Sasha Swire: my five best books
The journalist and author chooses her six favourite diaries, from politics to nature
Sasha Swire’s Sunday Times bestseller, Diary of an MP’s Wife (Abacus £9.99) is out now in paperback.
edited by Simon Heffer (2021)
Henry “Chips” Channon: The Diaries (Volume 1) 1918-38
The best political diaries are witty, waspish, snobbish and gossipy. And they are often written by people not necessarily at the heart of power, but at its edge. Chips Channon is an absolute master at the form. His diaries are delicious, dangerous and utterly compulsive.
The Harold Nicolson Diaries
Nicolson was an MP and a diplomat married to the poet and gardener Vita Sackville-West. Both were gay but devoted to each other and their famous garden at Sissinghurst. I’m as much a nature writer as a diarist, so share Nicolson’s concentrations and interests.
Alan Clark (1994)
Diaries: In Power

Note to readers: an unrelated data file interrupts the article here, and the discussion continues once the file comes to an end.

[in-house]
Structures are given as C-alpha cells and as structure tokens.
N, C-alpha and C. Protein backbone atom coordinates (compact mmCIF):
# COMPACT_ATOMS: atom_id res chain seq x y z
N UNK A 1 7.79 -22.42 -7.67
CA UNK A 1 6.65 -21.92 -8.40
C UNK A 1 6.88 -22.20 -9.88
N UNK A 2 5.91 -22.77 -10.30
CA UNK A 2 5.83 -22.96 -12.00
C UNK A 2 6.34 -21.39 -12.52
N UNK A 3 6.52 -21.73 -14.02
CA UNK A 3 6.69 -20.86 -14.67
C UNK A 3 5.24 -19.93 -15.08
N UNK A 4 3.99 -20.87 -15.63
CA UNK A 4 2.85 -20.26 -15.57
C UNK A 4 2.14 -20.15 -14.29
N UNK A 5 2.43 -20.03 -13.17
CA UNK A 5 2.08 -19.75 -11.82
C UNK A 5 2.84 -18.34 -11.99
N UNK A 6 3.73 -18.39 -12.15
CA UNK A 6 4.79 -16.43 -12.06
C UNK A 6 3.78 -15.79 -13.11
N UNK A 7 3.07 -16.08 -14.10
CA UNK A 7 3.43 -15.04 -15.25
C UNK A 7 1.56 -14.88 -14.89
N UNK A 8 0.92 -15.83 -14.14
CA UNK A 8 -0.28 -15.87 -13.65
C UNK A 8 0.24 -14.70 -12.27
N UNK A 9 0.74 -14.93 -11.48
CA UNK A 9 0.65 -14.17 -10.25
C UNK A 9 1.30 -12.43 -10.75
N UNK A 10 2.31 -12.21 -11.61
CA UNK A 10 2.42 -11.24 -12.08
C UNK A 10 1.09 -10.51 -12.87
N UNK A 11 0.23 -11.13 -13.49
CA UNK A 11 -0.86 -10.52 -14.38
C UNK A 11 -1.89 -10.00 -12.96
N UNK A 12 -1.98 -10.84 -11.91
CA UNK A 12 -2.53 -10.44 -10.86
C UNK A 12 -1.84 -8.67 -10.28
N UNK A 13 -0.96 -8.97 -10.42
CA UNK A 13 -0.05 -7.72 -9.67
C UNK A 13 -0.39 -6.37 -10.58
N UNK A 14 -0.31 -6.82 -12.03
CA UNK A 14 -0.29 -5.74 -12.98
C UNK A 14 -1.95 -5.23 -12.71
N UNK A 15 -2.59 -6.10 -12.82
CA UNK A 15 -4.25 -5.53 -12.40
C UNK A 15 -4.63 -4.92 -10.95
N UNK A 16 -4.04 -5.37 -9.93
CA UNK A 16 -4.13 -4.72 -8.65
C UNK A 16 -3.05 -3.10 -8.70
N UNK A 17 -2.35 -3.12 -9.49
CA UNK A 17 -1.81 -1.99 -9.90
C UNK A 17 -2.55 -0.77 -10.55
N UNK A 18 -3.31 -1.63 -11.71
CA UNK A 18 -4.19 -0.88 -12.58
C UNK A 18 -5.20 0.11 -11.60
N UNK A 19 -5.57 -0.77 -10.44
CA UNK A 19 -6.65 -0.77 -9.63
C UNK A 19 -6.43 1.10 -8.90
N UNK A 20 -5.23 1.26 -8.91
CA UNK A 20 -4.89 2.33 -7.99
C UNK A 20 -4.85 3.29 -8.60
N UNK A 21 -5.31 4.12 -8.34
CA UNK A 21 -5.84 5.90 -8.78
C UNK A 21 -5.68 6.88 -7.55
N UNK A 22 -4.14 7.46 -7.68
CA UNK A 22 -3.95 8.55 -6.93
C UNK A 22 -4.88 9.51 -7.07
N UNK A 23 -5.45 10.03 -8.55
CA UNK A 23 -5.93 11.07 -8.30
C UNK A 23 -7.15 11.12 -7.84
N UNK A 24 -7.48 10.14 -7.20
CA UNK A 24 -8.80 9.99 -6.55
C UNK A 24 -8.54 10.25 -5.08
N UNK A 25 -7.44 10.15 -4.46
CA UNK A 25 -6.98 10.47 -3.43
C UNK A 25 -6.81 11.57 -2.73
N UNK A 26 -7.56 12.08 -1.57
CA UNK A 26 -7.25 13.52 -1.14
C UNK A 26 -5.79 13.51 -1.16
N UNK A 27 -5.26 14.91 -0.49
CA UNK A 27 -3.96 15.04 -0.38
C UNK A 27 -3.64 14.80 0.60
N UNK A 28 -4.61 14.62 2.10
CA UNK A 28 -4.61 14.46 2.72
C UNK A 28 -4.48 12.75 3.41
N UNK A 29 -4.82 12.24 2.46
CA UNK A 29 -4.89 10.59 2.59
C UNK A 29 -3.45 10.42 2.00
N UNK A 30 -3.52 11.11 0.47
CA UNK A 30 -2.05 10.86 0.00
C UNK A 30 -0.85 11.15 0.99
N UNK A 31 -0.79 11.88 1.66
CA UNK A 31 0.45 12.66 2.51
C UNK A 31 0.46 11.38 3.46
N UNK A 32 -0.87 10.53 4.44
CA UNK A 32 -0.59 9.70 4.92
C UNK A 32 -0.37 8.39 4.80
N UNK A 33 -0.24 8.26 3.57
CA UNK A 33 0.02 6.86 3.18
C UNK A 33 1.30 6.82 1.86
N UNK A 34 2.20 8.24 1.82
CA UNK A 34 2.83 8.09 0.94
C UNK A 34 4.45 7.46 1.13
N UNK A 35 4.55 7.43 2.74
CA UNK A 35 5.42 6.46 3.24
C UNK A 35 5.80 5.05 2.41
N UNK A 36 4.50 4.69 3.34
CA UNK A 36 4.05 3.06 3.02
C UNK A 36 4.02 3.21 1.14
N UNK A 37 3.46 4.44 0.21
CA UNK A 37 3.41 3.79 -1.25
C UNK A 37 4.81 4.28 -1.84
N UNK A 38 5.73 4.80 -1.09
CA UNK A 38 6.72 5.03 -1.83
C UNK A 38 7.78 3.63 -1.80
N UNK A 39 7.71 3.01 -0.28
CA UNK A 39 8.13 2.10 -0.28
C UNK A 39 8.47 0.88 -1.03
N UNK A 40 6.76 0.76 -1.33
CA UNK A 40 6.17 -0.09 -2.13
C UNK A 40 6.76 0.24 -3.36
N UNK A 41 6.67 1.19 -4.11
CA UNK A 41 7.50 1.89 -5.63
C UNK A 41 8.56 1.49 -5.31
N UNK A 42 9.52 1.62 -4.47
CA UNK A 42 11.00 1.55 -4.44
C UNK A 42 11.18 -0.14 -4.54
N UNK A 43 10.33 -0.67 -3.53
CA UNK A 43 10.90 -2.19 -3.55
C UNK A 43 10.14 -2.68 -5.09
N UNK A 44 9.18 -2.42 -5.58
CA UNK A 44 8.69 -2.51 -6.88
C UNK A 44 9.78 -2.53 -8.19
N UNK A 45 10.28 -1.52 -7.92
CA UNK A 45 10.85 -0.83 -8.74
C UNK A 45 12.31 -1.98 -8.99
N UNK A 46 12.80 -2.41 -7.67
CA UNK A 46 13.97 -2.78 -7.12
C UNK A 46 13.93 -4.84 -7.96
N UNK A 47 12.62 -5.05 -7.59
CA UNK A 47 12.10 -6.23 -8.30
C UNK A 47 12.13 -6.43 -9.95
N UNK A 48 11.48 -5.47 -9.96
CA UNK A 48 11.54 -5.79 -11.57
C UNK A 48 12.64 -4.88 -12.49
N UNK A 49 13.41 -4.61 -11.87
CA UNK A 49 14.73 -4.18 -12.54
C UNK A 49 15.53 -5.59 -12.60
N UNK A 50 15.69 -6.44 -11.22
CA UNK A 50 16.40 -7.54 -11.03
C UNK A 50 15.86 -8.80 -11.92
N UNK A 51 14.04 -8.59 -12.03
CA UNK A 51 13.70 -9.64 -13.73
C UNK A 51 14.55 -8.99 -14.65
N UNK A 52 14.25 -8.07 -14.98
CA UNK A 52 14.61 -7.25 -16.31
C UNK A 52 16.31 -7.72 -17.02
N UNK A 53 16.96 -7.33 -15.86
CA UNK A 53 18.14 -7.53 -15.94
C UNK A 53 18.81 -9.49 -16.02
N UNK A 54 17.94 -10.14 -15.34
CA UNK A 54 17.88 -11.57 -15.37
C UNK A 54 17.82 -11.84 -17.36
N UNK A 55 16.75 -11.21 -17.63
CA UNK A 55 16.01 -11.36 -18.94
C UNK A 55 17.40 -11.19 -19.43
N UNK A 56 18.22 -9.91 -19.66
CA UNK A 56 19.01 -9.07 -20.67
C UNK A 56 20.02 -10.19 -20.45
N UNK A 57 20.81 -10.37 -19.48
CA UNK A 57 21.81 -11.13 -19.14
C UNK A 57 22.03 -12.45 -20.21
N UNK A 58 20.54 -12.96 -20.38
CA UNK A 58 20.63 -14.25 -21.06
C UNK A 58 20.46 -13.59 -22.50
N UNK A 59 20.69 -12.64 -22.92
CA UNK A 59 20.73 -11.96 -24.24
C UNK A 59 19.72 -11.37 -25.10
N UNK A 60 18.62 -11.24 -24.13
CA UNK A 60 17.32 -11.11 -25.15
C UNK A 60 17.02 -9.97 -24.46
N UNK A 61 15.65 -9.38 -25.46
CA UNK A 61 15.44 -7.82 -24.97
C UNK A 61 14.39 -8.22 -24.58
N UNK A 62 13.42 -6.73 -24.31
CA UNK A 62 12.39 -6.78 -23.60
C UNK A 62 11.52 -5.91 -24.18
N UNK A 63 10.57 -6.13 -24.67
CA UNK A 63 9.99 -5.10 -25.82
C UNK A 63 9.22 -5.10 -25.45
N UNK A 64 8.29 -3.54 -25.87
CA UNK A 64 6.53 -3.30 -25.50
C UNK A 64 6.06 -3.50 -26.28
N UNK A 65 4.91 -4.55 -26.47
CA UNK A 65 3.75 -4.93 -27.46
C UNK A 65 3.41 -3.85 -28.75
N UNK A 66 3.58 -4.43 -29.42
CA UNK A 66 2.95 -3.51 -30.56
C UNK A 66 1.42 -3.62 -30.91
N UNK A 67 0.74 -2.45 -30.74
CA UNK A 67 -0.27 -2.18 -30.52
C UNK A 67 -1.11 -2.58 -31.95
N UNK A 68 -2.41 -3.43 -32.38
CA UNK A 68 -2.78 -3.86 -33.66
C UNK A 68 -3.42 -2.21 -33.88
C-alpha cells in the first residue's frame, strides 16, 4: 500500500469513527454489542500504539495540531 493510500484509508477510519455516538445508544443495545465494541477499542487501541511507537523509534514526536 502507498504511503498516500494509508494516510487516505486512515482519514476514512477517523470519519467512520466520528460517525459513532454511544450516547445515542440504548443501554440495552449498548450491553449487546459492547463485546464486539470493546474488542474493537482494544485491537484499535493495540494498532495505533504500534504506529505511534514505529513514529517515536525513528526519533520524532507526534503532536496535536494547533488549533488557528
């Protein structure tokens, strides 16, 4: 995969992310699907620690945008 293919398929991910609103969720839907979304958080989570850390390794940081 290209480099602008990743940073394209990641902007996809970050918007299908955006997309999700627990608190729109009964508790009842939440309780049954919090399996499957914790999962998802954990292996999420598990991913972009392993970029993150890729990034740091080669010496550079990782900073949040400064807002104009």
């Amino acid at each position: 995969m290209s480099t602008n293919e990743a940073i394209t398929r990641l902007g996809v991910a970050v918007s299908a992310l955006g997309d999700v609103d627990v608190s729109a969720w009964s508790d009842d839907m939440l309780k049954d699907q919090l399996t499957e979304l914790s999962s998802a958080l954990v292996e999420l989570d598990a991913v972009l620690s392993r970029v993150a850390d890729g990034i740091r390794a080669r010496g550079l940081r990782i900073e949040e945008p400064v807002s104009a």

Like Chips, Clark had the flaws of vanity and lechery and crashing snobbery, but he was a natural writer of people, places and politics. Penned during a time when the bad behaviour of a politician was either ignored or dismissed.
The Diary of Samuel Pepys
The diary of the 17th century naval administrator is perhaps the most famous of them all. Pepys’s writings reveal how life under the bubonic plague mirrors our own pandemic, including similarities in how people responded to the crisis.
Sean Borodale (2012)
This poem-journal chronicles the life of the hive, from the collection of a small nucleus to the capture of a swarm two years later. As an amateur beekeeper, I’ve found it to be something of a bible.
Roger Deakin (2009)
Notes from Walnut Tree Farm
A journal of sorts, but more a medley of musings, feelings and observations about the natural world of rural Suffolk. Deakin had a unique way of painting the humblest of scenes with the richest of prose.